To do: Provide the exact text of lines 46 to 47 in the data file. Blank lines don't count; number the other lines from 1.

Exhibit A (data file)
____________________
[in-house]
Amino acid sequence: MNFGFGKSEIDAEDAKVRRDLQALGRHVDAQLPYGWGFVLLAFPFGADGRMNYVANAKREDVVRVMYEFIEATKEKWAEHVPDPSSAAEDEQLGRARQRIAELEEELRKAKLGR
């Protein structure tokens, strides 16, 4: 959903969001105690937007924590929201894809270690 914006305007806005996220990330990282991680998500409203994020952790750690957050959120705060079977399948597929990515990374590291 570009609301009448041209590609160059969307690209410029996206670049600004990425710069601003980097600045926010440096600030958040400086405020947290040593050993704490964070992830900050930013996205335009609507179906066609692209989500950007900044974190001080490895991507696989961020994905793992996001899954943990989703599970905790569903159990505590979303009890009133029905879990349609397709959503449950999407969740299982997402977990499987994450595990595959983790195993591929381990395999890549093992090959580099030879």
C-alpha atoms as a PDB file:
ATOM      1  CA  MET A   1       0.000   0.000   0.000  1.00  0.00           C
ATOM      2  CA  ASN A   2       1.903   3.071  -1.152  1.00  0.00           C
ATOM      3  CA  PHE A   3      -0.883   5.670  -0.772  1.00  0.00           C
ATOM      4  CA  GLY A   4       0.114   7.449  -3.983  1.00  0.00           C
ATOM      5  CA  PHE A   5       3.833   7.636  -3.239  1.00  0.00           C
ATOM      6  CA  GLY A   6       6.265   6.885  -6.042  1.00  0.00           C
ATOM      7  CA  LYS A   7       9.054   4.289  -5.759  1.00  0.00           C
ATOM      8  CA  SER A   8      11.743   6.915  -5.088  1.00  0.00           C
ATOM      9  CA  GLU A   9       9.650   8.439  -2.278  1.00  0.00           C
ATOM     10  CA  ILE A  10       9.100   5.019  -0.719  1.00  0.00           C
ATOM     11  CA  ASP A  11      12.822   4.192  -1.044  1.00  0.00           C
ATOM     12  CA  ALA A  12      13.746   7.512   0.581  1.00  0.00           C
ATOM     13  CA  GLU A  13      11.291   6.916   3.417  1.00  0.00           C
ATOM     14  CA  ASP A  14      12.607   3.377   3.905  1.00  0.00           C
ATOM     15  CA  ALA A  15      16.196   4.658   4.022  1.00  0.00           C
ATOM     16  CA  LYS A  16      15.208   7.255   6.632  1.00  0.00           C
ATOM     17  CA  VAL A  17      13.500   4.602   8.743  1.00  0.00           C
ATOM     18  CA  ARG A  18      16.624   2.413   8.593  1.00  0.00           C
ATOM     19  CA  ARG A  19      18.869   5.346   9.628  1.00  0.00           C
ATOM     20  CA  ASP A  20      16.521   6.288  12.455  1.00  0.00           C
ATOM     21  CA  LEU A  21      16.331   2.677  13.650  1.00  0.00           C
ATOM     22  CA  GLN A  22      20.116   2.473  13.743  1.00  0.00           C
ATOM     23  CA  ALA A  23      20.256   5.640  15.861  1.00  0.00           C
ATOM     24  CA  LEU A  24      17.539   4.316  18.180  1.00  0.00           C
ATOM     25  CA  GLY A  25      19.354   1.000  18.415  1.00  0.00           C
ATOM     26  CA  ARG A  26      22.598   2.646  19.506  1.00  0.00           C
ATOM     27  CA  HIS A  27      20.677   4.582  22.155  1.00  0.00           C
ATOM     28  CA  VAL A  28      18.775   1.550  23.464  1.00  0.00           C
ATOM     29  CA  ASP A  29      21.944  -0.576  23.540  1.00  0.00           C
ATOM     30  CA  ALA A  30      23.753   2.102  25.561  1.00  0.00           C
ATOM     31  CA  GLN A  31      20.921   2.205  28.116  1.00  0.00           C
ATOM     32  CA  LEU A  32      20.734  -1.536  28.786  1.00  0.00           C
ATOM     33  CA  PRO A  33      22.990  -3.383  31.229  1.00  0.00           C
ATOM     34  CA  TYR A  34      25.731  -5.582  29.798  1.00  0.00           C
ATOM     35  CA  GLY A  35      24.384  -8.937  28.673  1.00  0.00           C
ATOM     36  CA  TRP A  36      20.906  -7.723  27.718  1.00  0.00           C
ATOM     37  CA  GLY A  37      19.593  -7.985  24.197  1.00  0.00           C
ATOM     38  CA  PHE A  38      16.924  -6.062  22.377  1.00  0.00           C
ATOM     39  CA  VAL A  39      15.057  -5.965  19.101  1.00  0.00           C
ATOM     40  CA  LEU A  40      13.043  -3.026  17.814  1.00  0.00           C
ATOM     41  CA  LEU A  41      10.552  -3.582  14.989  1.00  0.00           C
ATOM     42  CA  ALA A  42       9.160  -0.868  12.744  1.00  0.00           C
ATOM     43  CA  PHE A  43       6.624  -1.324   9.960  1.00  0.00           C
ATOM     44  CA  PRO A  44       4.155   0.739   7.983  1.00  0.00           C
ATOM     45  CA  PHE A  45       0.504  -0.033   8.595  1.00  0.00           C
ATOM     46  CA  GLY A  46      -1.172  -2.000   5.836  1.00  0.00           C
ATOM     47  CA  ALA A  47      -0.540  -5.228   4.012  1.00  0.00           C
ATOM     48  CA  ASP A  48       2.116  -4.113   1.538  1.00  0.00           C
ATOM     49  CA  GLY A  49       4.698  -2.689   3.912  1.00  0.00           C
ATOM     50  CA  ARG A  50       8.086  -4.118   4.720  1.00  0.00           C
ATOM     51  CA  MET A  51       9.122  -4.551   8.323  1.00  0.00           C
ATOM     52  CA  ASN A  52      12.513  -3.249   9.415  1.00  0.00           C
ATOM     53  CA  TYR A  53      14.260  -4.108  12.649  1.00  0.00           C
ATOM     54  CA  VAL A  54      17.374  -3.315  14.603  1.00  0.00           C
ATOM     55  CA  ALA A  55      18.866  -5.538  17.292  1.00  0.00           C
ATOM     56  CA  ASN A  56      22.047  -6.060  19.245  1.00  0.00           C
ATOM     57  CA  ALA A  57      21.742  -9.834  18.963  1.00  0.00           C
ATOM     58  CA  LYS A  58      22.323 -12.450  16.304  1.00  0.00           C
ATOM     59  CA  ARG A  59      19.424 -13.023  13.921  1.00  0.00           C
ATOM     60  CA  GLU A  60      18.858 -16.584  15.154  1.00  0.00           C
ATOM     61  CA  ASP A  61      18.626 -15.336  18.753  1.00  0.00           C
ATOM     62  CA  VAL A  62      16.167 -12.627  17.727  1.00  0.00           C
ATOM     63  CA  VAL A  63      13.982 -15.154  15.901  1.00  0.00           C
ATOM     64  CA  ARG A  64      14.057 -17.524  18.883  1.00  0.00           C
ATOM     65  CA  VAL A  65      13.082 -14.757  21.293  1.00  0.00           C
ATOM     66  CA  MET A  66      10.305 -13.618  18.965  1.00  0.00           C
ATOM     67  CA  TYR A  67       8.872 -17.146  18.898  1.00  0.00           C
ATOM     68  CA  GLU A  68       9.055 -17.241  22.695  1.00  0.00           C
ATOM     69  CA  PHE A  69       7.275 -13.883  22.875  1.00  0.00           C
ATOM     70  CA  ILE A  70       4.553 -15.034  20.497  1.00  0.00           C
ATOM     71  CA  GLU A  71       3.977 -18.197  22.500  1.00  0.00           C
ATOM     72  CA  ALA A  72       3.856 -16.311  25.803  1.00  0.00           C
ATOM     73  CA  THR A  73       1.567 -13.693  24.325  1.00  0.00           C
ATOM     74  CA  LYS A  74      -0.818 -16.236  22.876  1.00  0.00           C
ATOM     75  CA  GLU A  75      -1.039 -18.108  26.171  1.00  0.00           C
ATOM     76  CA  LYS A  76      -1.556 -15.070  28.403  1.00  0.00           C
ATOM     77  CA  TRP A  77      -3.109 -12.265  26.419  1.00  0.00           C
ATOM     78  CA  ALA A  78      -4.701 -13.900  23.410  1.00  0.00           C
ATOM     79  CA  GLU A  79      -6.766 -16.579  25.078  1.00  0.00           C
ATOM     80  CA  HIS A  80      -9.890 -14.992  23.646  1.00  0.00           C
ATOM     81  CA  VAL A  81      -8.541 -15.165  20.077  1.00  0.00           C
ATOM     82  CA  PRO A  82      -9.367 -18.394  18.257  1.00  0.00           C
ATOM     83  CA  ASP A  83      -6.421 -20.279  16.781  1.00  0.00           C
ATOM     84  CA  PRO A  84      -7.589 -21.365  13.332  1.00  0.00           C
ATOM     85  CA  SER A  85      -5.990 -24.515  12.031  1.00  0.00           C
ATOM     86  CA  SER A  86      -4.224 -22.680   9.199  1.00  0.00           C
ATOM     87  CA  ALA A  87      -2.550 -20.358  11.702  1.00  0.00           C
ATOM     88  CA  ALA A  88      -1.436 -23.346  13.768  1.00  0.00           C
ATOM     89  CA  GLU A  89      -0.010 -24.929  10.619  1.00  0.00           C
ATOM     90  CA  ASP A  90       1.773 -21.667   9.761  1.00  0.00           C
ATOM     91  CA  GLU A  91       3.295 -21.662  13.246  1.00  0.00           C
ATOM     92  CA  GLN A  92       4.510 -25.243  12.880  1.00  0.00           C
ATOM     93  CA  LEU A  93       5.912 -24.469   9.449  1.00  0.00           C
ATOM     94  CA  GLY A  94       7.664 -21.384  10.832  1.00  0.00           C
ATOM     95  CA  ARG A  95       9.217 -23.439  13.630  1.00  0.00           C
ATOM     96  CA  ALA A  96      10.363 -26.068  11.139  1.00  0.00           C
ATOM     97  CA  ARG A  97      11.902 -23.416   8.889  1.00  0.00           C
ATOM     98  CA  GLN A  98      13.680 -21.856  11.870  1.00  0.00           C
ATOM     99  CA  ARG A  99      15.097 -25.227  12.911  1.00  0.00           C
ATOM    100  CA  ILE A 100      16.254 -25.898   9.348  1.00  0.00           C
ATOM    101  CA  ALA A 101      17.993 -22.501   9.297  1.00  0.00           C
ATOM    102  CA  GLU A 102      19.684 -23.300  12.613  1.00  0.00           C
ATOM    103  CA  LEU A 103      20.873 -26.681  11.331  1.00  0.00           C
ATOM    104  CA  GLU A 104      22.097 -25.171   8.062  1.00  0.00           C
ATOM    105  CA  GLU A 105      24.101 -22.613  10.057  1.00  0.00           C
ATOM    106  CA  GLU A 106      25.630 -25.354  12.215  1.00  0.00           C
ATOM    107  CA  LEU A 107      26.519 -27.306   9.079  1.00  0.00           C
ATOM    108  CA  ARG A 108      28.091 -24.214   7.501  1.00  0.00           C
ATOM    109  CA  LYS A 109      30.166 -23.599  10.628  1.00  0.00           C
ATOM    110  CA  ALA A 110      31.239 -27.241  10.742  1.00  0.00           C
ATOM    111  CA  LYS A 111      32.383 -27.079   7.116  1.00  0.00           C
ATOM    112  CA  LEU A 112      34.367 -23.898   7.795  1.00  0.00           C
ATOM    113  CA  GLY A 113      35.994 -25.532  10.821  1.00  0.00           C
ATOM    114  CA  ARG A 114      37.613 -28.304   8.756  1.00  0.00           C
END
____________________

ATOM     42  CA  ALA A  42       9.160  -0.868  12.744  1.00  0.00           C
ATOM     43  CA  PHE A  43       6.624  -1.324   9.960  1.00  0.00           C